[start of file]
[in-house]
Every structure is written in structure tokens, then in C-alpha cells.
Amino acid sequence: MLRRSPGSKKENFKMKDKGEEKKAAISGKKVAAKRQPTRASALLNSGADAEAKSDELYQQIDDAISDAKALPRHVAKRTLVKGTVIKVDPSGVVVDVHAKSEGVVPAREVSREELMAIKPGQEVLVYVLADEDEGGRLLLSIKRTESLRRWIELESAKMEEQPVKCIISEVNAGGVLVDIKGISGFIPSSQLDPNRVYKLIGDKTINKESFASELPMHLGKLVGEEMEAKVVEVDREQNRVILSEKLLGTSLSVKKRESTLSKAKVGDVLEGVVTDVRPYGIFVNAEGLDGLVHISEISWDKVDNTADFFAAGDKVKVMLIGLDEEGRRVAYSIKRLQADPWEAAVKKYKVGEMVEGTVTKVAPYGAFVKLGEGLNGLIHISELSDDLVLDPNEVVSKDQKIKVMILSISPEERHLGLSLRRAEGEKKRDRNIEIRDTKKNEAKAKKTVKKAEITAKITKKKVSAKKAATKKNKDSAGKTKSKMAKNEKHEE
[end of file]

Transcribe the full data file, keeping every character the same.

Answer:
[in-house]
Every structure is written in structure tokens, then in C-alpha cells.
Amino acid sequence: MLRRSPGSKKENFKMKDKGEEKKAAISGKKVAAKRQPTRASALLNSGADAEAKSDELYQQIDDAISDAKALPRHVAKRTLVKGTVIKVDPSGVVVDVHAKSEGVVPAREVSREELMAIKPGQEVLVYVLADEDEGGRLLLSIKRTESLRRWIELESAKMEEQPVKCIISEVNAGGVLVDIKGISGFIPSSQLDPNRVYKLIGDKTINKESFASELPMHLGKLVGEEMEAKVVEVDREQNRVILSEKLLGTSLSVKKRESTLSKAKVGDVLEGVVTDVRPYGIFVNAEGLDGLVHISEISWDKVDNTADFFAAGDKVKVMLIGLDEEGRRVAYSIKRLQADPWEAAVKKYKVGEMVEGTVTKVAPYGAFVKLGEGLNGLIHISELSDDLVLDPNEVVSKDQKIKVMILSISPEERHLGLSLRRAEGEKKRDRNIEIRDTKKNEAKAKKTVKKAEITAKITKKKVSAKKAATKKNKDSAGKTKSKMAKNEKHEE